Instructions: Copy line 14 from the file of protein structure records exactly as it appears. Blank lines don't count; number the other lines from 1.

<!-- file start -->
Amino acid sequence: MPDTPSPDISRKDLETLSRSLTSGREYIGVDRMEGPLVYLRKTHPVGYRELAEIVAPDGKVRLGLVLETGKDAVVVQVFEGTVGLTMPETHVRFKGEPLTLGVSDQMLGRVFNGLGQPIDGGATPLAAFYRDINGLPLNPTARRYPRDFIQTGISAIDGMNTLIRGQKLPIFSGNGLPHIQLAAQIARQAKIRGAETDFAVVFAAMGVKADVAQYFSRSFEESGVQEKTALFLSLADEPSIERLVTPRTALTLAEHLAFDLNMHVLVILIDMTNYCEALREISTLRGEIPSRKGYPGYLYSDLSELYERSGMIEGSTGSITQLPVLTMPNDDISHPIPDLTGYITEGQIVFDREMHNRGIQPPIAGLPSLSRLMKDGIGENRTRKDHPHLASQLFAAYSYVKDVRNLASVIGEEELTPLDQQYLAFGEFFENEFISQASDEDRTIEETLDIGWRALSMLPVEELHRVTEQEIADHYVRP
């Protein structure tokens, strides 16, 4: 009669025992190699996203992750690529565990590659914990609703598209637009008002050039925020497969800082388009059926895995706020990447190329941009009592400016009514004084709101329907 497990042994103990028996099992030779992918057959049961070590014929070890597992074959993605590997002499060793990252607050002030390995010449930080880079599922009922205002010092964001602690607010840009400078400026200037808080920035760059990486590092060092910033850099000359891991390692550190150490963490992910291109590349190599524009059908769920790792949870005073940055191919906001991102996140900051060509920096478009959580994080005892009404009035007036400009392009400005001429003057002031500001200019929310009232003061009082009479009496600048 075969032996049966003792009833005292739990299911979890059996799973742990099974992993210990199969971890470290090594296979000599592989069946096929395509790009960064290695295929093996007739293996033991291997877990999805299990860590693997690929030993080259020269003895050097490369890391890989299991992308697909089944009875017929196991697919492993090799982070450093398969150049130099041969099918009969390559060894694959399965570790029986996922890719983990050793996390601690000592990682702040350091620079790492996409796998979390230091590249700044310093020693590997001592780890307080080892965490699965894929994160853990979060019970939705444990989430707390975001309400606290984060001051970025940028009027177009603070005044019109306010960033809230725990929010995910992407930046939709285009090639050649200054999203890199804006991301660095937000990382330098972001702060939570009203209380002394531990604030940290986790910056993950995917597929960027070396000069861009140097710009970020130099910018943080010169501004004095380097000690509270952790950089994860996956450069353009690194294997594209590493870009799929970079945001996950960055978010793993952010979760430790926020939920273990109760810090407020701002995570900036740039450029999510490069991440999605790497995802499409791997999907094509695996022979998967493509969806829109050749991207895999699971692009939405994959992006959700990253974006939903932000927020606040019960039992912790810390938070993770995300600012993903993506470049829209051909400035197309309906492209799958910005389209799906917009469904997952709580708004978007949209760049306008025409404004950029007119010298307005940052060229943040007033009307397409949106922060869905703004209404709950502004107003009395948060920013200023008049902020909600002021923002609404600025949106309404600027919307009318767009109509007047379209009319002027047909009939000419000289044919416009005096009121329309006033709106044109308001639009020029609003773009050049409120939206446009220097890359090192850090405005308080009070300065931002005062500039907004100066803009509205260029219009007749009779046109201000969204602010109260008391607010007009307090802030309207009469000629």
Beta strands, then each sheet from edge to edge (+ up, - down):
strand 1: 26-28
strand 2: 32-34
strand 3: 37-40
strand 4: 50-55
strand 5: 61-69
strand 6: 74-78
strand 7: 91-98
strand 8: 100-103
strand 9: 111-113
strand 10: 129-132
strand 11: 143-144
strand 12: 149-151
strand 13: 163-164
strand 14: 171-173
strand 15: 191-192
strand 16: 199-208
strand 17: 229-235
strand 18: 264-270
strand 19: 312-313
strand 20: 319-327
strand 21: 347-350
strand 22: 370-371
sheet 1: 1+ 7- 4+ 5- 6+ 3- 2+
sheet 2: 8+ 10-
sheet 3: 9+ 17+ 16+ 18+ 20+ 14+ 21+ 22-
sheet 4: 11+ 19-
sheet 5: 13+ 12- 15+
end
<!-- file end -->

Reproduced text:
strand 11: 143-144